Sunday, June 14, 2009
Let's Try This Again
The following is the text of a comment I posted at The Atlantic earlier today:
I was a glbt activist voice online in the 90s and early part of this decade. One of the reasons I pulled back is that I thought glbt interest groups were not consistent and were more interested in access, and cocktail parties, than change.
My biggest gripe with the 'gay rights establishment' was the hypocrisy over who they officially chose to mourn, and get angry about. Matthew Shepard was the death that galvanized everyone. That was correct to do. But what about Sakia Gunn (pictured above), the 15-year old African-American lesbian murdered in Newark in 2003? What about Steven Goedereis, a 29-year old man, murdered the same year Shepard was? His 2 teen killers alleged that the victim came onto him. It was the same old 'gay panic' motive, which was not supported by evidence and turned out to be a blatant lie. This man was targeted, and stomped so badly that blood shot up to an overhang. At the highly publicized trial, not one representative from a glbt organization could even be bothered to attend. I remember Mr. Goedereis' surviving partner contacting me and thanking me for being the only one that seemed to take an interest in the case.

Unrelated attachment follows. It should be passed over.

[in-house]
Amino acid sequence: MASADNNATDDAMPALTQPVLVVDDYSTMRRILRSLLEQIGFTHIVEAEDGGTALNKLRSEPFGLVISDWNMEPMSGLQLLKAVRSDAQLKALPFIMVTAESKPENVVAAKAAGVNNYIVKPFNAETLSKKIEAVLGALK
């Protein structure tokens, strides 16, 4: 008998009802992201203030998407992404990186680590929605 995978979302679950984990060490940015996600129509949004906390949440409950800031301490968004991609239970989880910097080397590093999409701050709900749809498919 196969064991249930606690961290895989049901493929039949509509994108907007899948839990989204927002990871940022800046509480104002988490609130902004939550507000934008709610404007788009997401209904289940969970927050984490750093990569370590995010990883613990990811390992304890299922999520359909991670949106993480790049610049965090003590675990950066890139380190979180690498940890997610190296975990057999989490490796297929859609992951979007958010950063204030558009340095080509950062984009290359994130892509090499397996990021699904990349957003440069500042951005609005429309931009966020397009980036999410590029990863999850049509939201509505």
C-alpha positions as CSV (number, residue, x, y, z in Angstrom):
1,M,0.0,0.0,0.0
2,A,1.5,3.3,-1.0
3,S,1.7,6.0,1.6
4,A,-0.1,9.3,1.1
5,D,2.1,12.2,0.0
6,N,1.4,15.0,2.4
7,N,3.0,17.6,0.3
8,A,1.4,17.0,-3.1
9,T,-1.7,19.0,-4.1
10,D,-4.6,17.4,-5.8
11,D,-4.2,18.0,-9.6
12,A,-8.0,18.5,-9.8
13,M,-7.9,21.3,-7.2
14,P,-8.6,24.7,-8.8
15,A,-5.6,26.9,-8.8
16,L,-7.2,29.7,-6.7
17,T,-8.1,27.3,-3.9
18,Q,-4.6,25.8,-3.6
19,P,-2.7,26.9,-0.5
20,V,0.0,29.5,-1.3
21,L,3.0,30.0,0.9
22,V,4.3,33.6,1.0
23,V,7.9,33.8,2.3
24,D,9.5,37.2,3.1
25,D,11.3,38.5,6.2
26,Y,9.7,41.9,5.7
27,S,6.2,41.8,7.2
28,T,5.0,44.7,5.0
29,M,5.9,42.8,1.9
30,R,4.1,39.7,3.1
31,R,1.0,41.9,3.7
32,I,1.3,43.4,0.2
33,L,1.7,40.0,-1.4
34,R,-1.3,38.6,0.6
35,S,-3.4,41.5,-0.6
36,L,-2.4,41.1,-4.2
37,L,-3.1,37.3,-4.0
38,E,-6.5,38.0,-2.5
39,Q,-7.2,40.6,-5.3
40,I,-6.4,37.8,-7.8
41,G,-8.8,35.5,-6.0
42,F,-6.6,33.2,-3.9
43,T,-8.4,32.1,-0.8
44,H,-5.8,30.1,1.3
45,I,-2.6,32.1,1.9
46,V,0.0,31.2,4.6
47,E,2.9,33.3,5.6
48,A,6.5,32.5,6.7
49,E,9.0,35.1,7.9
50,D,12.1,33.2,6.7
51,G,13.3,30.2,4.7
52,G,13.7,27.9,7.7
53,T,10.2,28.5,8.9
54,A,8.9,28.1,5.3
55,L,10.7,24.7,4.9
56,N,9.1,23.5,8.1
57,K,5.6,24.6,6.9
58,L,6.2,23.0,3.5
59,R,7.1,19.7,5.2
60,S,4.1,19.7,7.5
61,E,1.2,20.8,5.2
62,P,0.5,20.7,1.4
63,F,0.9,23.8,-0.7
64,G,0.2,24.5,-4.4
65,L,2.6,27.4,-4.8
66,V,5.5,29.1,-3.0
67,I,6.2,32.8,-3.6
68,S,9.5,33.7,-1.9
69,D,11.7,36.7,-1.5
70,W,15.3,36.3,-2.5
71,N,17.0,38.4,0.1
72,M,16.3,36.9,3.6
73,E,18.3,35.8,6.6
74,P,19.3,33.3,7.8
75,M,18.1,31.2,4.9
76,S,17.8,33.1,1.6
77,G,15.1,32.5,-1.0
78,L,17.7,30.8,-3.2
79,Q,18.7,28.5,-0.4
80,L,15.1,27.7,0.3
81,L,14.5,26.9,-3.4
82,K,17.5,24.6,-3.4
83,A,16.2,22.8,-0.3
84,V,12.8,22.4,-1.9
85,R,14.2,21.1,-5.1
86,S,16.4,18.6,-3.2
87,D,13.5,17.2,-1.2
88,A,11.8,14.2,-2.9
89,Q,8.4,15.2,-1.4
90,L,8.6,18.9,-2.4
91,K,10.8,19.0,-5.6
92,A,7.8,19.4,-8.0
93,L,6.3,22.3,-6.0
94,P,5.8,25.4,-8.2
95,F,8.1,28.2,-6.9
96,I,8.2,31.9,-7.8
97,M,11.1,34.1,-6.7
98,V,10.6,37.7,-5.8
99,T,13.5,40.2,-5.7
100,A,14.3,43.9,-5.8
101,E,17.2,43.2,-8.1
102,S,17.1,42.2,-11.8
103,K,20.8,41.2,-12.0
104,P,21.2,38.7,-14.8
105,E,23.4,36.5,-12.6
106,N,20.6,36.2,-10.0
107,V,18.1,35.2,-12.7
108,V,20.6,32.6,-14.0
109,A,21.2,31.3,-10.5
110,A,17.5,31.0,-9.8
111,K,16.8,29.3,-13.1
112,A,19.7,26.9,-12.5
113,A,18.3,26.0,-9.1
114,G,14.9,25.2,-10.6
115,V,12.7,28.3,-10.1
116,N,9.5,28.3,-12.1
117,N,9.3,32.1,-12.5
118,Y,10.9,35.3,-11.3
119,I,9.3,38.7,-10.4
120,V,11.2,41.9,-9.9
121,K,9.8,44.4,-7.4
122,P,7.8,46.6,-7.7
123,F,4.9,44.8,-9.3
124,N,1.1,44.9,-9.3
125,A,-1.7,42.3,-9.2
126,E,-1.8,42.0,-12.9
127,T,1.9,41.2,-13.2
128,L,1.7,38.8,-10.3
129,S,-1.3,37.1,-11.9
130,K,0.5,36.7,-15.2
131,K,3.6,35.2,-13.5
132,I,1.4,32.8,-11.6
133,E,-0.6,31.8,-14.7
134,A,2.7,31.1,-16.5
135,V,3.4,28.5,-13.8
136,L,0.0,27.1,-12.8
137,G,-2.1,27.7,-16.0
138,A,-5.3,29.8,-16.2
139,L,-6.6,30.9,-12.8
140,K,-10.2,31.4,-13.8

Where was the outrage for the other victims of gay hate crimes, some of which made national headlines, but garnered no publicity, unlike Shepard. What about the murder of African-American gay man, James Byrd, who was dragged from the back of a truck? No, the only one worthy of the glbt collective anger was Matthew Shepard. But then, he looked like the people you would see in the glbt magazines. I found it disheartening, to say the least.
In the interim I have focused more on progressive politics in general, in another incarnation, I had been an avid blogger for Mr. Obama. I have seen how well that turned out.
It was Pat Buchanan's Culture Wars speech that first caused me to come out and become an activist. It is the current President's DOJ brief on DOMA that makes me realize that maybe glbt issues should be back in focus.
At the moment, I do not have any cocktail parties to distract me from speaking out.